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The Last Letter from Your Lover

Shailene Woodley apprises fellow actor Callum Turner of the benefits of sunning one's genitals
Shailene Woodley apprises fellow actor Callum Turner of the benefits of sunning one’s genitals.

Synopsis: A journalist in present-day London reads a cache of old love letters and tries to find the lovers.  (Streaming on Netflix.)

If you’re reading this now, there’s a good chance that you are familiar with the romance classic, The Notebook (2004). Wasn’t  Noah and Allie’s story set in the 1940’s sweet and dramatic? And weren’t Ryan Gosling and Rachel McAdams fantastic as the lovers? But then they had the present day stuff  with the old folks shambling around the nursing home. Wasn’t it dull?

I’m suspicious of narratives involving a present day story on top of the main story, especially those in which a present-day protagonist (often a real sad sack trying to make sense of their life) researches a long-ago love affair.  Said affair is hinted at when, for instance,  an earring  lost in the cushions of an old sofa  is discovered.  This looks like a thoughtfully selected gift for a lover. How tragic that the pair was separated!

In The Last Letter from Your Lover, based on the book by Jojo Moyes, a sad sack London journalist, Allie (Felicity Jones) is trying to make sense of her life when she stumbles upon a love letter circa 1965. Ms. Jones’ character is introduced to us hungover in a hookup’s bed. She’s recovering from a bad breakup. I wondered if her ex was a cheater or gaslighter, but no, the relationship just sort of ran its course.  

Her day-to-day is pretty routine until she gets the go ahead from her editor to work on a story about these anonymous lovers. She heads to the newspaper’s archives where an attractive nerd, archives manager  Rory ( Nabhaan Rizwan) helps Allie in her research.  As I’m sure you can imagine, someone sipping coffee whilst reading letters  is fairly dull, so it’s nice that at least her interactions with Rory are leavened with humor.

The real attraction here is the 1965 story starring Shailene Woodley as Jennifer Stirling and Joe Alwyn as her husband, Laurence Stirling. Jennifer has just returned from the hospital to her posh home in the company of her toffish husband. We see her examine her pretty face in the mirror, focusing on a thin scar on her cheek. (Later on in the movie, the scar seems to disappear  just like Harry Potter’s scar.) Meanwhile Laurence is seen tossing a letter into his desk drawer.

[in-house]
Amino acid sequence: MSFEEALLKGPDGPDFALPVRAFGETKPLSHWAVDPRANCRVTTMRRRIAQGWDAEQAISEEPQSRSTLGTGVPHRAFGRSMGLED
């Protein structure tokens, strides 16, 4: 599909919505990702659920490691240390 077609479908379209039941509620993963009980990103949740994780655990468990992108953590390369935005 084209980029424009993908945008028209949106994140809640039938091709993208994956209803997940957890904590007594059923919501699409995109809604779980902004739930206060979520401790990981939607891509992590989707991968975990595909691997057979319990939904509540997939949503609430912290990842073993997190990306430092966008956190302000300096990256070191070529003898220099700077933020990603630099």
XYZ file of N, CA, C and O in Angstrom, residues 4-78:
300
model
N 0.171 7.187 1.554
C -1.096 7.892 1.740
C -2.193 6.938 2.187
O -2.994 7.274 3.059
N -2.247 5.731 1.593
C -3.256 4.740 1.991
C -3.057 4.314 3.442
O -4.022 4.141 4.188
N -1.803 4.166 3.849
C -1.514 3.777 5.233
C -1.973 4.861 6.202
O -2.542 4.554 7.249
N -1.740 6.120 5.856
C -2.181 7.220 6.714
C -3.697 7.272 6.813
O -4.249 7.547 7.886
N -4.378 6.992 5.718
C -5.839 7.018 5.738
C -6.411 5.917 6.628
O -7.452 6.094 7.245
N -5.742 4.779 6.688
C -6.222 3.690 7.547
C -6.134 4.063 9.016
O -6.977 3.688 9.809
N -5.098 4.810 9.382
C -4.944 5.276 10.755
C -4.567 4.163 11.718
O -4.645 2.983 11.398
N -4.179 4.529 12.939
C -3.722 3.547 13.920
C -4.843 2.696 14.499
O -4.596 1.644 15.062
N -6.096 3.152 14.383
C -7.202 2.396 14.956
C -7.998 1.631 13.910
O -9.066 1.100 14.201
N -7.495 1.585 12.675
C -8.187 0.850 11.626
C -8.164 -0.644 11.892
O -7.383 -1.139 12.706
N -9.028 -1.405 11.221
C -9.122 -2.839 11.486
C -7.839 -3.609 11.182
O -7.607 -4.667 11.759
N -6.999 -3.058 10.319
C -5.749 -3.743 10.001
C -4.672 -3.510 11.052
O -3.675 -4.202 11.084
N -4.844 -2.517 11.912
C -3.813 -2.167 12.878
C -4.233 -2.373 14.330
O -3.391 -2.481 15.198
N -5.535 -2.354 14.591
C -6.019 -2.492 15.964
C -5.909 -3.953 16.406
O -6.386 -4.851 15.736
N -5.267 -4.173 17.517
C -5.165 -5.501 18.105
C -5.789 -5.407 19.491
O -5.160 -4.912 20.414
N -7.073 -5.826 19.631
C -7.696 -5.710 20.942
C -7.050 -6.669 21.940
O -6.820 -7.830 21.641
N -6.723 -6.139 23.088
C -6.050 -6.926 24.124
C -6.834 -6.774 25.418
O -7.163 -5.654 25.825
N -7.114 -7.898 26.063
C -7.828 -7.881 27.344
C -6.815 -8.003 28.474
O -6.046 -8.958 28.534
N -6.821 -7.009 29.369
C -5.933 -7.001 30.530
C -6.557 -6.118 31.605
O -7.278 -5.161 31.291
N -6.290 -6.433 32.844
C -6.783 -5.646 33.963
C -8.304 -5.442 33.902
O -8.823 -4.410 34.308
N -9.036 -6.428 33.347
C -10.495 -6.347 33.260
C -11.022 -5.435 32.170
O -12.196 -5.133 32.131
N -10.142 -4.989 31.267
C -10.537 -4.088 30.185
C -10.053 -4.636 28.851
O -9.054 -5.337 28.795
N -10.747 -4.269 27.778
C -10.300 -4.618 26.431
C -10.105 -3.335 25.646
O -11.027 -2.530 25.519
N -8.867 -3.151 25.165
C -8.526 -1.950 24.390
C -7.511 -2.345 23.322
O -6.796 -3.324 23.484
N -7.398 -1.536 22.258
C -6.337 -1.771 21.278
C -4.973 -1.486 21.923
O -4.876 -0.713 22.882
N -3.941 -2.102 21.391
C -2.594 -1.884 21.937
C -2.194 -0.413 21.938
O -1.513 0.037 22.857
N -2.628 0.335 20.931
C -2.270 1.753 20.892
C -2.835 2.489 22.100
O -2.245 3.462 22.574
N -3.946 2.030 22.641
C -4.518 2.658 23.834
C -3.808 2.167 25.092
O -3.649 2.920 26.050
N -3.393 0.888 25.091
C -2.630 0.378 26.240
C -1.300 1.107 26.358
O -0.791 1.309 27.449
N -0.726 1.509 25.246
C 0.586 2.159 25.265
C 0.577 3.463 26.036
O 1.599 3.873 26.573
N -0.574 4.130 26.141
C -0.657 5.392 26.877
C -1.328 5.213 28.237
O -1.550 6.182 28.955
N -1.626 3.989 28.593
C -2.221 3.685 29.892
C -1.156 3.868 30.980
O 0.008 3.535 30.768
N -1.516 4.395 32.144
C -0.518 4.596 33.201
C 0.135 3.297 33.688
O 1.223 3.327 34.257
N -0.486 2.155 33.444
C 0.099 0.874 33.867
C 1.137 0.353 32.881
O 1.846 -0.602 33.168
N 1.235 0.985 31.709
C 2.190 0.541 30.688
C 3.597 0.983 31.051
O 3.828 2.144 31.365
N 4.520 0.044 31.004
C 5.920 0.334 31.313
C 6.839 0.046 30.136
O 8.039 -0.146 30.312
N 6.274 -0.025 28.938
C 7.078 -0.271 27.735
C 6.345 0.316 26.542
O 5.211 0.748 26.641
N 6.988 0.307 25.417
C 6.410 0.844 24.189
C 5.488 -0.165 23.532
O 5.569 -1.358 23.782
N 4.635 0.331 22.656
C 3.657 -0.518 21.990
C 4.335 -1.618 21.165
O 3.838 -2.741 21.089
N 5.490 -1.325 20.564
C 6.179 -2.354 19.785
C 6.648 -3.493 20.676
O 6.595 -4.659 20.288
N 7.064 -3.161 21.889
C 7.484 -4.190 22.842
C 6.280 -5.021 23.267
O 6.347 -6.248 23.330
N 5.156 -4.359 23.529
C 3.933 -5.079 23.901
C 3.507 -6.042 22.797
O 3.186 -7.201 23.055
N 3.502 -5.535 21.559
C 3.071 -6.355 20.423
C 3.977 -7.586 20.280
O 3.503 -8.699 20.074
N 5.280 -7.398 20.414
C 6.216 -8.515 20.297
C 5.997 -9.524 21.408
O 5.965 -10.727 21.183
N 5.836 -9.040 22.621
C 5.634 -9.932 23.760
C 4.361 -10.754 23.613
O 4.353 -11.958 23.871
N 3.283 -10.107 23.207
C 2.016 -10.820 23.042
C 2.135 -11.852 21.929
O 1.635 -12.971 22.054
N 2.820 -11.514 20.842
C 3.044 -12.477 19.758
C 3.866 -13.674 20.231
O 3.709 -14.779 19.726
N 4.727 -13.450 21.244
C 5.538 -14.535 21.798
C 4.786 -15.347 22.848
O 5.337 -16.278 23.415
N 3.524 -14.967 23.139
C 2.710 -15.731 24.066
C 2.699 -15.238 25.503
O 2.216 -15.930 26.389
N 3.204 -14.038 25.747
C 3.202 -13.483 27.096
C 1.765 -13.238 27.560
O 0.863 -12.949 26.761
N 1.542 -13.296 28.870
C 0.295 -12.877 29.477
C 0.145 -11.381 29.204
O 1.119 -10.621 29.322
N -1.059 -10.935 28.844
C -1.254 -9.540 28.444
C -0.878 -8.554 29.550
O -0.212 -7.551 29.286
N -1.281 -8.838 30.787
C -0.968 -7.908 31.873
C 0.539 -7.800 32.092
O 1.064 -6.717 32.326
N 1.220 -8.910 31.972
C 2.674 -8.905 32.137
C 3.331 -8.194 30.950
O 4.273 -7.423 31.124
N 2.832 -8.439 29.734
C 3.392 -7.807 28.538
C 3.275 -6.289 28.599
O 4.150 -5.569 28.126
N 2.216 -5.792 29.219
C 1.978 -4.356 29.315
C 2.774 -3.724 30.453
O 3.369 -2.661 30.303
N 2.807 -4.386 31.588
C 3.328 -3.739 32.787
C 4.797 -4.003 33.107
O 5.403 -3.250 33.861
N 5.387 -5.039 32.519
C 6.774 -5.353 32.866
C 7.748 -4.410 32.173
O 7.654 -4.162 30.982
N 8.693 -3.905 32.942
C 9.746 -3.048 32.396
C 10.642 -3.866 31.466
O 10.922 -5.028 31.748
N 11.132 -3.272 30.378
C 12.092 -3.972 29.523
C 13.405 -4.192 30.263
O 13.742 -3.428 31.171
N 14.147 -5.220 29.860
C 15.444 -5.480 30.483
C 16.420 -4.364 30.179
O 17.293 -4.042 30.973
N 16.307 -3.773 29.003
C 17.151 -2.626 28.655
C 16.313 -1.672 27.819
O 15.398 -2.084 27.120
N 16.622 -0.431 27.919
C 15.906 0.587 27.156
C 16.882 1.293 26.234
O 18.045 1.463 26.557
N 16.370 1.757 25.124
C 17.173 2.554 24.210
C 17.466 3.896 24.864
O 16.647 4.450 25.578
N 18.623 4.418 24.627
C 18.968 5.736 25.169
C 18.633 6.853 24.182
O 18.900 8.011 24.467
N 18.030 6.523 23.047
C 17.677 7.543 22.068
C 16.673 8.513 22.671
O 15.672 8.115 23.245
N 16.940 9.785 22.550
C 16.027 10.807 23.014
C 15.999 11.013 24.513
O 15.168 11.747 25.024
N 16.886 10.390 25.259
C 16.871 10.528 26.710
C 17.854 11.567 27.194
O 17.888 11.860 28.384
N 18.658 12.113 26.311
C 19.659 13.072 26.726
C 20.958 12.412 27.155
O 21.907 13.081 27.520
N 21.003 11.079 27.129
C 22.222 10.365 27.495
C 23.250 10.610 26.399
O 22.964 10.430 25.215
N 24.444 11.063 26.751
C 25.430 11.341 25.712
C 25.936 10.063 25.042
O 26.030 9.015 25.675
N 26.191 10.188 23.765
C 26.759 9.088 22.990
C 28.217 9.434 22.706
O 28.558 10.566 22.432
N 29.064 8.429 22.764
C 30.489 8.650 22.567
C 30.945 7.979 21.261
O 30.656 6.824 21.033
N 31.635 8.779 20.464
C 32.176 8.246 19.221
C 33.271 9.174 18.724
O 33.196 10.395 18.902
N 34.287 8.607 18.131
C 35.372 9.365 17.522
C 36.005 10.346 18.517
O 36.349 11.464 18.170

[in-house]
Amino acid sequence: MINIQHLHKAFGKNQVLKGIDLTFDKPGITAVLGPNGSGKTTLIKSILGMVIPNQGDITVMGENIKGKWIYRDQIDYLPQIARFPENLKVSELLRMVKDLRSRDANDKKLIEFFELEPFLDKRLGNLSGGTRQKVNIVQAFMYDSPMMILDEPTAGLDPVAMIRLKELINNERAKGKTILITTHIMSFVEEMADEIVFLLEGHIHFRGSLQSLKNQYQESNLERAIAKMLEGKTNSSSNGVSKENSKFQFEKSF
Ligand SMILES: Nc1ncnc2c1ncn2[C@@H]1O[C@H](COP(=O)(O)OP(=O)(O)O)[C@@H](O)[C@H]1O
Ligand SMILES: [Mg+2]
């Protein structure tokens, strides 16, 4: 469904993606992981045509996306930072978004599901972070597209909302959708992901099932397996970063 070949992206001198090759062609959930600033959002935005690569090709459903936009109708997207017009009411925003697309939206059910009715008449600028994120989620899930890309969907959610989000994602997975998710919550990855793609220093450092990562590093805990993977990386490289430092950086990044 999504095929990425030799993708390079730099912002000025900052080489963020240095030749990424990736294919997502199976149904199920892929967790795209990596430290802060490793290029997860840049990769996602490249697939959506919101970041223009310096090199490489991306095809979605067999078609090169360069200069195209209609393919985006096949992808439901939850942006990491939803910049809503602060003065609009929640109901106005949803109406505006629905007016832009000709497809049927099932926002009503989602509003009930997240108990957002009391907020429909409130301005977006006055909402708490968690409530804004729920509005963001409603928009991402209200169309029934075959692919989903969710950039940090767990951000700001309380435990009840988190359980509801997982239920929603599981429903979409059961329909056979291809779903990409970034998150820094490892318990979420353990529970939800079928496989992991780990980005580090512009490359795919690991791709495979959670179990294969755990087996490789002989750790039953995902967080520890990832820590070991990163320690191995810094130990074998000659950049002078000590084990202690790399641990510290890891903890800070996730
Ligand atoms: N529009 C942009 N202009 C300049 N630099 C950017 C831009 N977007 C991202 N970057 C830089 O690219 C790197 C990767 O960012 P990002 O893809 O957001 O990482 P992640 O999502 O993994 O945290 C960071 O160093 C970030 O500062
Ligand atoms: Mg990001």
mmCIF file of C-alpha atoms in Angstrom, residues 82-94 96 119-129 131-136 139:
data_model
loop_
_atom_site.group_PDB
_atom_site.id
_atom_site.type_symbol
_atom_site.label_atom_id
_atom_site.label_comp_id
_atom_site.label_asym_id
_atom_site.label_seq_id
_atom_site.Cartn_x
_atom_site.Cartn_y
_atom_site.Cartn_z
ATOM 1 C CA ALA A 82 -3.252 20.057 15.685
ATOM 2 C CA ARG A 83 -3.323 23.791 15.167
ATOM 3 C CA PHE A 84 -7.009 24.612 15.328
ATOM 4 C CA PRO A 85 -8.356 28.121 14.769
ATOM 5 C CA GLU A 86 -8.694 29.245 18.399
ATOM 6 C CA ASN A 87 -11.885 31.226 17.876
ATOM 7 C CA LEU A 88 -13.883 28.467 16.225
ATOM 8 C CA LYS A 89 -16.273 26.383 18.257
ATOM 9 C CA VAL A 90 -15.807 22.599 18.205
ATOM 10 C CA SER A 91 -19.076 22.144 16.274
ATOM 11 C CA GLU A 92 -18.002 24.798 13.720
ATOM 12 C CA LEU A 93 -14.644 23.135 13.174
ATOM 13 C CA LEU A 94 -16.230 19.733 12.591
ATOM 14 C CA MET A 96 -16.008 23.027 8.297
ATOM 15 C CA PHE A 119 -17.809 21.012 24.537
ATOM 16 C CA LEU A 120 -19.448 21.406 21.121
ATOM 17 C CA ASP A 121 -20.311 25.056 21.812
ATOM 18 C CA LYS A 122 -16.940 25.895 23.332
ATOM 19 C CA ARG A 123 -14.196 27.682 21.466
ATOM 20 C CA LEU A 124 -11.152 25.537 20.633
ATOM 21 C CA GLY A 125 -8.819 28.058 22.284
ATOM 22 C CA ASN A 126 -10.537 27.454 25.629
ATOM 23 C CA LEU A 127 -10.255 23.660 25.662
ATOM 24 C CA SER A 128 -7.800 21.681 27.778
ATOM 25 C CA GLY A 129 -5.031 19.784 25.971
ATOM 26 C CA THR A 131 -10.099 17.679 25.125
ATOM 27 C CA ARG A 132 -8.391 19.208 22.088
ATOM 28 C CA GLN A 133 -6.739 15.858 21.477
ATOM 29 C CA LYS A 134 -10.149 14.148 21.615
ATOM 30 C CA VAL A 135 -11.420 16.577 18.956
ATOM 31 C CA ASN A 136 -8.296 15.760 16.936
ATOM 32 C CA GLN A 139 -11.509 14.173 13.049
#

If you are watching this movie because you really love movies about letters, you are in luck because characters are constantly reading letters, writing letters, hiding letters and looking for letters. More on that later…

Actor-composer Joe Alwyn reads yet another positive review of gf & collaborator Taylor Swift’s Evermore.

I can’t resist discussing the interesting actors in the movie, by which I mean, mostly their personal lives. First, I will take the high ground and let you know that I admire the respective works of Shailene Woodley and  Joe Alwyn. Shai burst on the scene, being excellent in the excellent The Descendants as a teen dealing with her mother’s demise.   

More importantly, Shai is an advocate of sunning one’s vagina, screaming upon waking and eating clay. She reports that she has spent years studying herbalism and makes her own “medicines.”  When not making her own chaga mushroom tinctures, she finds time for environmental activism. Shai protested the Dakota Access Pipeline in North Dakota and was arrested for criminal trespass and engaging in a riot in 2016. That sounds like a plotline in her Divergent movie series! Shai reports that she gathers her own spring water from the mountains, so I can see her being concerned about crude oil contamination of ground water for Native Americans. 

Re. Joe Alwyn, his longtime girlfriend, singer- songwriter extraordinaire Taylor Swift is right about him being gorgeous with his ocean blue eyes as described in tribute to his looks on “Gorgeous.” Joe’s also a good actor in whatever guy-in-the-past he is playing:  a Vietnam veteran in Billy Lynn’s Long Halftime Walk, a vicious slaver in Harriet or a traitorous consort in Mary Queen of Scots. This time around he plays another bastard; his Laurence character lies and condescends to his wife on a regular basis. 

I like it when Taylor Swift writes about her & Joe.  In “King of My Heart” Tay-tay sings of how he’s the one she’s been waiting for and confides in “Lover” that she’s highly suspicious that everyone who sees him, wants him. Well, not Shailene! Uh, that is, her character in The Last Letter from Your Lover.

Shai/Jennifer likes  Anthony O’Hare aka Boot (dumb nickname), a financial journalist who interviews her rich husband. Callum Turner, so vile in War &Peace, is a good enough actor, but the chemistry doesn’t really spark between him and  Shailene. Maybe she is too busy thinking about her fiance, American football player Aaron Rodgers. They have a Disney vlog in which they enthuse about the snacks in Epcot and the Star Wars: Galaxy’s Edge part of the park.